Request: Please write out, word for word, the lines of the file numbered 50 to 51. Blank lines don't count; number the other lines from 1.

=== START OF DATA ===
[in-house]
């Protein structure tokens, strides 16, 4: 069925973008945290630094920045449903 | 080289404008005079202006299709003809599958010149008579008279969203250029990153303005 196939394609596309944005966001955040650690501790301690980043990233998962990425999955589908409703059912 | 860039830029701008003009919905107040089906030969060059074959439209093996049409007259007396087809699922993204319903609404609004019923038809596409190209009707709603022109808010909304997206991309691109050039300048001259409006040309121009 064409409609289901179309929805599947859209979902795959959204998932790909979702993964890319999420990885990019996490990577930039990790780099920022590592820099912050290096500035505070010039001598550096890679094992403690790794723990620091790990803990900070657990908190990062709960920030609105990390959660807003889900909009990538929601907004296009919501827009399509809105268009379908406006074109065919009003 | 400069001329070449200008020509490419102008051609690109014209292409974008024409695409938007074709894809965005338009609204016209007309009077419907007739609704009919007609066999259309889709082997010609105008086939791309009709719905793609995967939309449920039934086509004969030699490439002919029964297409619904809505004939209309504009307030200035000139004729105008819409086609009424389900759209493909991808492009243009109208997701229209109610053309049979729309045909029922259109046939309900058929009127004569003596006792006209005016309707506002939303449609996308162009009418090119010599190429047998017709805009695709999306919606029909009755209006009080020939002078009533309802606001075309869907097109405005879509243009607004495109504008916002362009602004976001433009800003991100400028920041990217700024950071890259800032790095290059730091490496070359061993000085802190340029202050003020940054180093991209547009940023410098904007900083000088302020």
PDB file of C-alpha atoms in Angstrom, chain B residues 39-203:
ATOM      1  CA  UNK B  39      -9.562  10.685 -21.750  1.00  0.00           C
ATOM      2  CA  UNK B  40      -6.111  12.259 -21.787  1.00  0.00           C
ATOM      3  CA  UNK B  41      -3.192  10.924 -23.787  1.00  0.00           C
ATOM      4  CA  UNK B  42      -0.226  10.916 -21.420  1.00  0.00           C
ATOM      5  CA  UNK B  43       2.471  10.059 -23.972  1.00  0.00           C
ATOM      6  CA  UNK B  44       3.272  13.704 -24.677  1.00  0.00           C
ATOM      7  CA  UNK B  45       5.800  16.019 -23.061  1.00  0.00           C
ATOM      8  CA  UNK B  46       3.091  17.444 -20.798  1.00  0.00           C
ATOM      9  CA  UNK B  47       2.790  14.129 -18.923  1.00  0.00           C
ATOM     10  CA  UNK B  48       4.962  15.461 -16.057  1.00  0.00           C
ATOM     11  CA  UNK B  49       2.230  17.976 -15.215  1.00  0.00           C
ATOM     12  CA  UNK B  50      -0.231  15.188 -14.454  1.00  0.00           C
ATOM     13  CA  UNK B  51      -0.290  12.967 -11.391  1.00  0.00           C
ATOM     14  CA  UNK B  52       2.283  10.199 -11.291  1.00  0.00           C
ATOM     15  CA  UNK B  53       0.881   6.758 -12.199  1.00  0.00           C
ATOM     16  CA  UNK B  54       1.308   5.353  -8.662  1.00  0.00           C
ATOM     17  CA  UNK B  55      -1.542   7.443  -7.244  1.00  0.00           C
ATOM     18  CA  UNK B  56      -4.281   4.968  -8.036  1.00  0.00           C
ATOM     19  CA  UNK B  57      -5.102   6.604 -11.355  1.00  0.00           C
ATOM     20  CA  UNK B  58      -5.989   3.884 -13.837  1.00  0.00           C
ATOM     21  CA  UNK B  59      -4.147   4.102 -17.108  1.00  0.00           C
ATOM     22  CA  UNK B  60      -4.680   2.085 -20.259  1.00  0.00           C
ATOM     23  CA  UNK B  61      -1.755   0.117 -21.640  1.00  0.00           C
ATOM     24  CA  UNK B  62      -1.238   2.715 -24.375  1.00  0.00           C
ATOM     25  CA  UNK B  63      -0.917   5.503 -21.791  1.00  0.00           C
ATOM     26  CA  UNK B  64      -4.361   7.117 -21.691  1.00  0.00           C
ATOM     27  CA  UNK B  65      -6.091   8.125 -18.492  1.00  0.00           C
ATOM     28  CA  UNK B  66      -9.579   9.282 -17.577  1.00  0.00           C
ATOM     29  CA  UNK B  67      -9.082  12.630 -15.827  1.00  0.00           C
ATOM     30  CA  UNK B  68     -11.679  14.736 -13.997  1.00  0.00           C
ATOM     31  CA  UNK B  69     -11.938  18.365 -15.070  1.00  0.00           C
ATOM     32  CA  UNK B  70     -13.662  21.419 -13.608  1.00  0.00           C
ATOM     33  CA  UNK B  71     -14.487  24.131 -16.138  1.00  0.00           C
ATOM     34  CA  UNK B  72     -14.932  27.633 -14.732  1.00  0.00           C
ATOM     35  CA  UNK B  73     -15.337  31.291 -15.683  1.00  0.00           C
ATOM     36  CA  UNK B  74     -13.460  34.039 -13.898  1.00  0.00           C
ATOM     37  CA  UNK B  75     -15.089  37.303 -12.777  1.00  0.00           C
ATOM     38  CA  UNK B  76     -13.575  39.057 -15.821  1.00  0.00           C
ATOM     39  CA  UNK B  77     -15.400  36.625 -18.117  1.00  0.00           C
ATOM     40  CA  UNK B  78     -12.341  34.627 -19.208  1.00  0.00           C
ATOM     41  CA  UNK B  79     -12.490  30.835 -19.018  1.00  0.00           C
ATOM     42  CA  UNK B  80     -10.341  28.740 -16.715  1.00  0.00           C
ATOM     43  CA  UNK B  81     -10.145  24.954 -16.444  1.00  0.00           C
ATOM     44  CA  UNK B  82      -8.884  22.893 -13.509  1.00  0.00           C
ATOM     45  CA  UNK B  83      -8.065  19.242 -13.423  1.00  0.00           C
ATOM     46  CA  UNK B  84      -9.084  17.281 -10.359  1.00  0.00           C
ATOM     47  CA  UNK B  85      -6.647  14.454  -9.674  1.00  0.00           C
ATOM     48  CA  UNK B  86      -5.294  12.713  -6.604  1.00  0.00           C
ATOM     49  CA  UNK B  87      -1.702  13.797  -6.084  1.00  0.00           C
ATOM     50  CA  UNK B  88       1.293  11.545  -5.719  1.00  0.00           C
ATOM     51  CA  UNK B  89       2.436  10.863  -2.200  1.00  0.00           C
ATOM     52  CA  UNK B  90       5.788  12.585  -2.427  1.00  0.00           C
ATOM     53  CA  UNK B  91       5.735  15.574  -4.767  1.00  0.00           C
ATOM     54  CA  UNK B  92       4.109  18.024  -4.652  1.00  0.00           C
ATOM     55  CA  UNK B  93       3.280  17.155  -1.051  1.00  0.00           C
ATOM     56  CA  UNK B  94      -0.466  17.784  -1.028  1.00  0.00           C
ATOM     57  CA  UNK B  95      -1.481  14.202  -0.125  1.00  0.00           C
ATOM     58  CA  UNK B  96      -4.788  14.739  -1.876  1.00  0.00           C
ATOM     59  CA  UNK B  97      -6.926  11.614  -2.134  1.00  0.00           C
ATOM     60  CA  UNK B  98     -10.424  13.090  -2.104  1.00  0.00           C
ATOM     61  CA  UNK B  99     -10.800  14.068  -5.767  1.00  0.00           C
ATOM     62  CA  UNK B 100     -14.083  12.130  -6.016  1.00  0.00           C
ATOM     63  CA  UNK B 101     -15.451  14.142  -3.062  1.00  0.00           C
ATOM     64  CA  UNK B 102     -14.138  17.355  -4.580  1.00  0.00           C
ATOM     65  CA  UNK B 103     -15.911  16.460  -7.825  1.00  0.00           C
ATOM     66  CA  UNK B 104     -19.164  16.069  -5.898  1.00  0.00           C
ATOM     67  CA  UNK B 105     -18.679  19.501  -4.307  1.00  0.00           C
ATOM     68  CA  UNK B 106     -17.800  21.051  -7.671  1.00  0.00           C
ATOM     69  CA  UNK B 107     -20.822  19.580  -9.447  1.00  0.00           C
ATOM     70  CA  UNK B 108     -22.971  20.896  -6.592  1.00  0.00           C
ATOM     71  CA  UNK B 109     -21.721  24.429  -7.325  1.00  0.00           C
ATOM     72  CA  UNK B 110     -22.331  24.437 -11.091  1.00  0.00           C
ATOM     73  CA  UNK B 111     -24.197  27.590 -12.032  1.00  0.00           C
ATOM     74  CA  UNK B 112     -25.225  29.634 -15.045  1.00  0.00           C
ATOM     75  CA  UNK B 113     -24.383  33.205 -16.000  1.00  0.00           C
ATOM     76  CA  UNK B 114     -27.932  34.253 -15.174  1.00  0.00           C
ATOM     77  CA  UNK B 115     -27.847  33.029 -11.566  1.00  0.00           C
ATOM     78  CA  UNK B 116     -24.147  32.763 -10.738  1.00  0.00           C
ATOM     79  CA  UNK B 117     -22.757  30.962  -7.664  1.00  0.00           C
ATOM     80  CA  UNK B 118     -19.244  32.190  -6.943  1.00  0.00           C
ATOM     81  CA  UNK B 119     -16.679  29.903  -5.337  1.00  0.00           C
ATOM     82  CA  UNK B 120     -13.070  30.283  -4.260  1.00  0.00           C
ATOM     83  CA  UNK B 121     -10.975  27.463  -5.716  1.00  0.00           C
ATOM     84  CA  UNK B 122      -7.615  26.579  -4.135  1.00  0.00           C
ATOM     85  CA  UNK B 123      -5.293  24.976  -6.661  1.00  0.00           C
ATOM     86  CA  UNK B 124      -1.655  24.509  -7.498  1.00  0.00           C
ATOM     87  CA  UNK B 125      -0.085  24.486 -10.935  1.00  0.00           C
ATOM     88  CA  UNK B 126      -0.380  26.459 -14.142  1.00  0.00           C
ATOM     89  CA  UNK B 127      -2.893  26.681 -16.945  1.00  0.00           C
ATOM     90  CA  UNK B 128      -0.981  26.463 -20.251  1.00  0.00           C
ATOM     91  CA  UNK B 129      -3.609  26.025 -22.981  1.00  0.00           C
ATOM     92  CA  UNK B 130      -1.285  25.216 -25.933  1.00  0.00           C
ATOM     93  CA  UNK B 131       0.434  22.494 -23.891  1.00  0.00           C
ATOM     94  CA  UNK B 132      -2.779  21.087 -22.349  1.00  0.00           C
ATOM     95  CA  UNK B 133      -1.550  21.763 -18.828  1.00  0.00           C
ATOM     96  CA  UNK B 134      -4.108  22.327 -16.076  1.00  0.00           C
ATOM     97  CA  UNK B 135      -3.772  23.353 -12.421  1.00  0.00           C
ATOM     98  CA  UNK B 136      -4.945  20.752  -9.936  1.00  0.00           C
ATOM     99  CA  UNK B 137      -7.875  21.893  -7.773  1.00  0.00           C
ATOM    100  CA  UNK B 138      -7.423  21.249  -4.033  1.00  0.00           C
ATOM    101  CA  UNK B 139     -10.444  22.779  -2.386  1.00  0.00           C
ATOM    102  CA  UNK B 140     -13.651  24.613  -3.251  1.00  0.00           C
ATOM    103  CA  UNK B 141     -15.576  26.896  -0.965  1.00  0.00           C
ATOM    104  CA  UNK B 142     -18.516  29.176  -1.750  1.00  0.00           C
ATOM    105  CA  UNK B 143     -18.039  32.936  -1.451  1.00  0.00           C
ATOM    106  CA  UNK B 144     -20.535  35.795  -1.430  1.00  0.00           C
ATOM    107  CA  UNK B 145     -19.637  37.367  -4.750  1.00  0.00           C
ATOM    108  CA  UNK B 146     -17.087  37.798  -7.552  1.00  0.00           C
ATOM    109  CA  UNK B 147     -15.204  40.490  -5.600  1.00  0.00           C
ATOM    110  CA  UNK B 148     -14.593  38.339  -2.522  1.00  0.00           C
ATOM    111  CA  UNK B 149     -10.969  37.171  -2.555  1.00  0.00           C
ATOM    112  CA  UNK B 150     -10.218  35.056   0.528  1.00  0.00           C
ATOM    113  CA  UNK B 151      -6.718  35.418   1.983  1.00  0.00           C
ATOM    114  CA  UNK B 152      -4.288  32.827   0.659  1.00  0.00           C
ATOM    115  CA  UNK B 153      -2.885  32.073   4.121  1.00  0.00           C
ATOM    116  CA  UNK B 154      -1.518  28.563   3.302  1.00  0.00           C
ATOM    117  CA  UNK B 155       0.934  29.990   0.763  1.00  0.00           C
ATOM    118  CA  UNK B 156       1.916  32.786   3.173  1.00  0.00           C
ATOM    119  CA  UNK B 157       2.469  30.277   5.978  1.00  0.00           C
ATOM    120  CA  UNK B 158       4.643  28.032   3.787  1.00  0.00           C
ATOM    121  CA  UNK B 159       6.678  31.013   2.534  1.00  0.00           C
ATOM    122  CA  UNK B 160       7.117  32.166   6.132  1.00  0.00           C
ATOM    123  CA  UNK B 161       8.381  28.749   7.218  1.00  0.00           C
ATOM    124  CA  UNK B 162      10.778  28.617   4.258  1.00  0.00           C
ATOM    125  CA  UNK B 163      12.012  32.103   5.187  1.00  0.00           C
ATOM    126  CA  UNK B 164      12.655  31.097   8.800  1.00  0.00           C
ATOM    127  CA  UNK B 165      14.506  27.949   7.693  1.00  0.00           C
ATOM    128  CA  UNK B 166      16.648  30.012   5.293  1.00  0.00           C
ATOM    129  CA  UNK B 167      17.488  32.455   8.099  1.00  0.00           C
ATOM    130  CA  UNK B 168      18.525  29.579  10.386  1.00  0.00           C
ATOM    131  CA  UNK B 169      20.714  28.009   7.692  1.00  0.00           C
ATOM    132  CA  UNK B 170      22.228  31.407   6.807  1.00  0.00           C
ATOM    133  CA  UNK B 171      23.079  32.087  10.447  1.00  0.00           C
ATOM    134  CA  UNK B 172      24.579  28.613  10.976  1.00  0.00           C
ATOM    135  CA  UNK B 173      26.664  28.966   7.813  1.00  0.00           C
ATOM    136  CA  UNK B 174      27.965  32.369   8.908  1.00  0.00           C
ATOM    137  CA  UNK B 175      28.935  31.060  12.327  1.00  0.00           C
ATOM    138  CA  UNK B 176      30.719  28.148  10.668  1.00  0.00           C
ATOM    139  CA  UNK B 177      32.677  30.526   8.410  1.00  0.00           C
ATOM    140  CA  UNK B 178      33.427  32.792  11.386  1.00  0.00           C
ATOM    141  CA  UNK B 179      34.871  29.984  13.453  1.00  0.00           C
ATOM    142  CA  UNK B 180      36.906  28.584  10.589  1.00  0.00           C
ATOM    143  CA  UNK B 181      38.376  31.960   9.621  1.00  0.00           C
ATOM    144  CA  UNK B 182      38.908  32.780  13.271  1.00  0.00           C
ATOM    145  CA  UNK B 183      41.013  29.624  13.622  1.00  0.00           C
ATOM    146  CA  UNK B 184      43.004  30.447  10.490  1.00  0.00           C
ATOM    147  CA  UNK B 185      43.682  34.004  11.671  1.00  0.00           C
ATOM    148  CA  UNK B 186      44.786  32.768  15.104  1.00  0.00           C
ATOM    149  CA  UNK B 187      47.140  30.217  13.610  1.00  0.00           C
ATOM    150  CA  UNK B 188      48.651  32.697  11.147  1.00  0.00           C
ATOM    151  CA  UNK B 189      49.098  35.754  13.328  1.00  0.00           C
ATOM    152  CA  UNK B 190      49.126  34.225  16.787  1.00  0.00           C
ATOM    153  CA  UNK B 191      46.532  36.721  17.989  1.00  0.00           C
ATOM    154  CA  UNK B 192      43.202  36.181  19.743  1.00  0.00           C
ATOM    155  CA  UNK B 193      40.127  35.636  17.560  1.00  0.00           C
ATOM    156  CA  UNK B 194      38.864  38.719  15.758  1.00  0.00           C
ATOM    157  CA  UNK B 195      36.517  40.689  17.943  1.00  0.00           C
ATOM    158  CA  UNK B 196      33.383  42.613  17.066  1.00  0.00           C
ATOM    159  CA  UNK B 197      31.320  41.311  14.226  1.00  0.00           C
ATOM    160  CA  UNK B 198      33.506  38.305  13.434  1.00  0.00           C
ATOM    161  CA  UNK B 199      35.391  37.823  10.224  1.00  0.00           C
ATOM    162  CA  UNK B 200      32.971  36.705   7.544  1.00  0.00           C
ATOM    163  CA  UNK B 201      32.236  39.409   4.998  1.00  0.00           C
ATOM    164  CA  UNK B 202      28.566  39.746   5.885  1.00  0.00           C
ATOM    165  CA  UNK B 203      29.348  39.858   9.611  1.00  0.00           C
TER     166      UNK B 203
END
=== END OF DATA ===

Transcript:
ATOM     47  CA  UNK B  85      -6.647  14.454  -9.674  1.00  0.00           C
ATOM     48  CA  UNK B  86      -5.294  12.713  -6.604  1.00  0.00           C